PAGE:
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Commemorating, a means of advocacy.

The Guaraní people of Bolivia resisted 400 years, with their culture and with their arms, the Spanish colonization first and the domination of the Bolivian State later. In 1892, the national army put an end to this, for the people in power, anomalous situation: with guns and rifles, it faced the Guarani people armed with arrows and sticks. The result was a massacre from which the Guarani people never recovered. In the Kuruyuki battle 3,000 of their young people died and their dignity was destroyed.
Advocacy keeps in focus the poor and marginalized people, and can be done for them, with them or by themselves. Advocacy concerns change, values and beliefs, seeks to empower people, especially the marginalized people who are excluded from the political process. It aims to build strong and democratic organizations that strengthen their confidence, make them aware of their power, to deepen their self-conscience as subjects of rights and responsibilities.
This is the so-called active citizenship that rebuilds the dignity and the identity of a people.
To this aim, commemorations of central events of a people’s history is an effective instrument, provided it is not reduced to celebrations but brings to analyze the concrete situation offering perspectives, critiques, ideals and values. A good example is the address Mgr. Juan Pellegrini offered on the Kuruyuki battle centenary. It was January 28th, 1992.
Today, he said, we are invited “to reflect and we all must reflect: the Karay and Guarani, the Government and the Church. The Karay – whites, settlers and ranchers – must convert, recognizing the injustices they have committed against the Guarani people: the Guarani people were dispossessed not only of their land, but also of their human dignity. Nowadays, there are places in a territory where Guarani people do not have a peace of land, and often their employers settle the accounts with them only once a year. The Karay must convert and ask God and the brothers for the forgiveness of the sins committed.”
The Guarani people, commemorating the hundred years of the Kuruyuki battle, should take a decision of preserving their love for the earth, for liberty, for their children; they should commit their love for others and remove any illusion from their minds. Only with work, study, organization and leaving out drunkenness and inconstancy, they can start off a new journey to become again a strong and united people, and by using all modern means achieve the human and social development they deserve.”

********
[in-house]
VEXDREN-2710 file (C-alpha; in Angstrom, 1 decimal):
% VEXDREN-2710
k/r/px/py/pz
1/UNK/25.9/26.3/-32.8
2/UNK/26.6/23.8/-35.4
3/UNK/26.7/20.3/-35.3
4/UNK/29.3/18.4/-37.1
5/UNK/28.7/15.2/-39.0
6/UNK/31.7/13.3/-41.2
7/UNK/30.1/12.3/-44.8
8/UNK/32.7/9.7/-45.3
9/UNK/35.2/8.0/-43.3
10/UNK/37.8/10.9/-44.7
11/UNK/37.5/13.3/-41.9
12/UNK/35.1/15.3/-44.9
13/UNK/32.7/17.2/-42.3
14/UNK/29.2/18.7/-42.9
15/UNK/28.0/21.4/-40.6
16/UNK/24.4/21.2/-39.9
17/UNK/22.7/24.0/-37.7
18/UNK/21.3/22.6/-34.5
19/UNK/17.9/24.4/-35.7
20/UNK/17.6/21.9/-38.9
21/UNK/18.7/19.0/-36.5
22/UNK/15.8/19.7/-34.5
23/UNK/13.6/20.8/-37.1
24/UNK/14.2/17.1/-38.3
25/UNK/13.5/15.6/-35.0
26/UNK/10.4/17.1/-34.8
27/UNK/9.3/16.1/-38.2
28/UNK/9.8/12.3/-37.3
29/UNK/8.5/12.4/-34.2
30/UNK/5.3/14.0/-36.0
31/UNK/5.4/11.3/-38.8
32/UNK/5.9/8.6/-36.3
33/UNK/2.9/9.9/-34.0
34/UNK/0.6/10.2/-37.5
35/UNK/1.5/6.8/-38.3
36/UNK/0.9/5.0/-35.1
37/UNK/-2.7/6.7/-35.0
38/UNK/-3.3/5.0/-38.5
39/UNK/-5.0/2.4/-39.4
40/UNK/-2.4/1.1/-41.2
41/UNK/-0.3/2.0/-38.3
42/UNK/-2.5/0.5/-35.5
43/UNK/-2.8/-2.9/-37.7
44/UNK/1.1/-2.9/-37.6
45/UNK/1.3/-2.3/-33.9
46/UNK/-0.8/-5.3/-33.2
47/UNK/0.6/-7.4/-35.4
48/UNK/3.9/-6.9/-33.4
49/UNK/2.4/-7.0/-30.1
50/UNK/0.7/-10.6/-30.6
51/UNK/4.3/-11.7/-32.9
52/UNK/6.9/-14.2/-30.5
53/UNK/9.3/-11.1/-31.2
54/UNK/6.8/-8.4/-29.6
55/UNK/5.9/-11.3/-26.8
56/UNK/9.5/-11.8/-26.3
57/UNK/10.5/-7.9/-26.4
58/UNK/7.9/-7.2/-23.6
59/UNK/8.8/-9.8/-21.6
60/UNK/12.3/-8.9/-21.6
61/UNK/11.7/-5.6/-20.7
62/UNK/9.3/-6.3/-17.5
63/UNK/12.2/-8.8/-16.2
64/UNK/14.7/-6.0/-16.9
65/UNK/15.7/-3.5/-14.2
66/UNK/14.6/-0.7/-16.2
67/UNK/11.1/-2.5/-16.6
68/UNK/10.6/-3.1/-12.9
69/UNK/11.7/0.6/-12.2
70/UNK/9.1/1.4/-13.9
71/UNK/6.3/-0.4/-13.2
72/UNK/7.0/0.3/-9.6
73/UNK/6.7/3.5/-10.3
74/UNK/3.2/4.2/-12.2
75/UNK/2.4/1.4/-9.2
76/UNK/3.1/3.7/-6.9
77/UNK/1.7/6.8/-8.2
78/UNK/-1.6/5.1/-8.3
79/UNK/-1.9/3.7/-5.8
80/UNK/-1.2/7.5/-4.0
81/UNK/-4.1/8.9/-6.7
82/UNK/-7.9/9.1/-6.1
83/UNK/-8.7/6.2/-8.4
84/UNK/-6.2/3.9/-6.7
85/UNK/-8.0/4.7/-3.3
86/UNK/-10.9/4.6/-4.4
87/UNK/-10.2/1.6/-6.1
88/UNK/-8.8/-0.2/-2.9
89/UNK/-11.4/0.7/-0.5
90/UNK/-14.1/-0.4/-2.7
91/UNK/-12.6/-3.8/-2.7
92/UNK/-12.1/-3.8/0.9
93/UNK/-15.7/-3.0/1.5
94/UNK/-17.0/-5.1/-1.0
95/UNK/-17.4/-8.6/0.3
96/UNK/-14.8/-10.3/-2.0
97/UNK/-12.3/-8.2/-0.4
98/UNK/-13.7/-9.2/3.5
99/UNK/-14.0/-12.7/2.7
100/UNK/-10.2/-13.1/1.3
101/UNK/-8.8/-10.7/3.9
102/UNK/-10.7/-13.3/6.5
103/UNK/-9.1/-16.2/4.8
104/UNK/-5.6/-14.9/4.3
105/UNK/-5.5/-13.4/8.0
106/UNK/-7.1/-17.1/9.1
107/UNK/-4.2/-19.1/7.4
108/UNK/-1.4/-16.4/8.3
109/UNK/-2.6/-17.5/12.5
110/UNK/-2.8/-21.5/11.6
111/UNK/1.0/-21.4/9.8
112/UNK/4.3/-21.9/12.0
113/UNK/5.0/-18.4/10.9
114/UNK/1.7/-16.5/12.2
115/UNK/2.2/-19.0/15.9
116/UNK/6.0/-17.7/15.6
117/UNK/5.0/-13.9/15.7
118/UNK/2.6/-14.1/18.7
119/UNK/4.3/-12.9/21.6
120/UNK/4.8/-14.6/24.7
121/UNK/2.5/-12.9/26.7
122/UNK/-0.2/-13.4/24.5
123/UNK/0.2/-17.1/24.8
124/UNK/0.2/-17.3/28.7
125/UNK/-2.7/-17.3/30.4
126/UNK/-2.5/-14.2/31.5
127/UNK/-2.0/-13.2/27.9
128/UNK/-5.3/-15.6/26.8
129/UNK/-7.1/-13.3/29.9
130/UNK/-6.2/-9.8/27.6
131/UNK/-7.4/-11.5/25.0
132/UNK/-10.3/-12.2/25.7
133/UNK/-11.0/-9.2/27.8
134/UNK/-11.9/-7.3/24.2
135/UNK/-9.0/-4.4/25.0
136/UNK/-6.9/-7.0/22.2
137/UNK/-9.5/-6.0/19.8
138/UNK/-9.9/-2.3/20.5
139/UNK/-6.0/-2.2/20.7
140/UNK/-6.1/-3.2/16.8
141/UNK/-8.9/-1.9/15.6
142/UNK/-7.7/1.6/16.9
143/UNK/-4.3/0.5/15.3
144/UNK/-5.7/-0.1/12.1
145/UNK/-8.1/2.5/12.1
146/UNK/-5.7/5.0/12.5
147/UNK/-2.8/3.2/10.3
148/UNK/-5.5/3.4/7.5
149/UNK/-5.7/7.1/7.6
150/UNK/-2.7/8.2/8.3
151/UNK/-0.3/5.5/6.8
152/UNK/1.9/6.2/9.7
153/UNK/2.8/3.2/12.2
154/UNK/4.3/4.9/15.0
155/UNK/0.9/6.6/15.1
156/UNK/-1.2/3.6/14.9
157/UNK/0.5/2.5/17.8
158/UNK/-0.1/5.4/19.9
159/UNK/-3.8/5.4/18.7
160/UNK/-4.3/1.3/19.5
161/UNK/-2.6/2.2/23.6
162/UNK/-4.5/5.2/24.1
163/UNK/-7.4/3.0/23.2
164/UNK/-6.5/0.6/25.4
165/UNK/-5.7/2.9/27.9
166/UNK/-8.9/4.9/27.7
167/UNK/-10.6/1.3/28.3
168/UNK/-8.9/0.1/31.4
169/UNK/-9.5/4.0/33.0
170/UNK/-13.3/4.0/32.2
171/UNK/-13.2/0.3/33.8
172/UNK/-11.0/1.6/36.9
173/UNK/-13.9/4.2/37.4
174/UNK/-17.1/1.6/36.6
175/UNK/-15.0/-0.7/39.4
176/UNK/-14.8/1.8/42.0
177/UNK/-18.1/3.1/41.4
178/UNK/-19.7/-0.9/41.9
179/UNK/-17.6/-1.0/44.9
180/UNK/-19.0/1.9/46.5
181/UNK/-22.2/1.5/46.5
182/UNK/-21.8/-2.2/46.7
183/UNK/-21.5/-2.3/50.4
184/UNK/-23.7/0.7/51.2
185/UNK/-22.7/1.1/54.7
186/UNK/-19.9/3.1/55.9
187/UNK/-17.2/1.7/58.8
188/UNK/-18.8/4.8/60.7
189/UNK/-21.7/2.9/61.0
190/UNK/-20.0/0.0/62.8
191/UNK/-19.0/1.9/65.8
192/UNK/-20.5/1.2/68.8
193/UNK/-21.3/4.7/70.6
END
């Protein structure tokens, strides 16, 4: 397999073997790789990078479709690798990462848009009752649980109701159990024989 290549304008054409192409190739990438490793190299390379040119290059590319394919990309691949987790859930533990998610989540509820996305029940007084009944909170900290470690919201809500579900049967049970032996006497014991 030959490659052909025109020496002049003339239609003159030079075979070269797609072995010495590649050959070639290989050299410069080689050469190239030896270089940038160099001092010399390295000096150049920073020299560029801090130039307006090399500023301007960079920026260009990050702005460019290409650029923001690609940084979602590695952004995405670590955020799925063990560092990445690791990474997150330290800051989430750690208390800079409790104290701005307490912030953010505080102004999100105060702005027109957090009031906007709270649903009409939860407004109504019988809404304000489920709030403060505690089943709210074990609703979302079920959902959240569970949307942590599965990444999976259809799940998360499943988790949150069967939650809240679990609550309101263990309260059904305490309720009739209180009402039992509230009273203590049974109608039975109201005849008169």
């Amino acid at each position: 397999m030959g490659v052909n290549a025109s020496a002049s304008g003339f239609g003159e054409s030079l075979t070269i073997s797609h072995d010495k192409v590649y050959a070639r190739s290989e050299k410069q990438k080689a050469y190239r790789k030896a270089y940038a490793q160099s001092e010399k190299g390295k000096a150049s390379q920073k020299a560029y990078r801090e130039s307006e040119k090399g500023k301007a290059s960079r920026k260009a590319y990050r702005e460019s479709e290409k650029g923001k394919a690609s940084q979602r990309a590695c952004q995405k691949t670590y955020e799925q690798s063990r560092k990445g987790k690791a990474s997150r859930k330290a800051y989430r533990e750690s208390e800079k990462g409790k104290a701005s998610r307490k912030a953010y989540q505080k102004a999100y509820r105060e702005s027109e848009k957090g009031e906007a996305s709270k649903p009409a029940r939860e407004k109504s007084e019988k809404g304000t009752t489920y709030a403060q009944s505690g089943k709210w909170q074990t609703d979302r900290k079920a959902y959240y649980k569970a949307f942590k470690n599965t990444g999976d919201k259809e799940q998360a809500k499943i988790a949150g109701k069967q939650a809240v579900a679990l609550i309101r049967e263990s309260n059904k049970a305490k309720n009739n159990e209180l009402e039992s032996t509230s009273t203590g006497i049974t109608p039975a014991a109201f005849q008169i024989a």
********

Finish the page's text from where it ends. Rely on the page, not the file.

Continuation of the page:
The government of Bolivia must reflect. The government of former times dispossessed the Guarani people of their land and distributed it among the Karay without respect for any rights. The reformist policies of the government in power a few years ago, promoted agrarian reform only for the highlands and valleys. The current government, should take the necessary measures, so that each Guaraní community, each Guaraní family, has the necessary lands to work and recover their dignity,” and thus repair past injustices.
“The Church, over the past 200 years, has been in contact with the Guaraní people and did its best to understand and help them. In modern times, the Church has placed at the service of the Guarani people new institutions such as CIPCA, Teko Guarani, Health Convention, and Caritas. Now, everyone, bishop, priests, religious, faithful Christians, we must put ourselves at the service of the Guarani people. If the Latin American Church has made the preferential option for the poor, our Church of the Apostolic Vicariate of Cuevo, makes today the preferential option for the Guarani and other native peoples of its territory.”
“A hundred years ago, about 3,000 Guaraní youths were killed here; today here we gathered as many as thousands and all together we are celebrating this feast of brotherhood. All, authorities and people, white and Guarani must work together for the spiritual, social and human development of the Guaraní people and in so doing this will result in an extraordinary richness for the whole nation.

John Paul Pezzi, mccj
VIVAT International NGO
with consultative special status at UN

 

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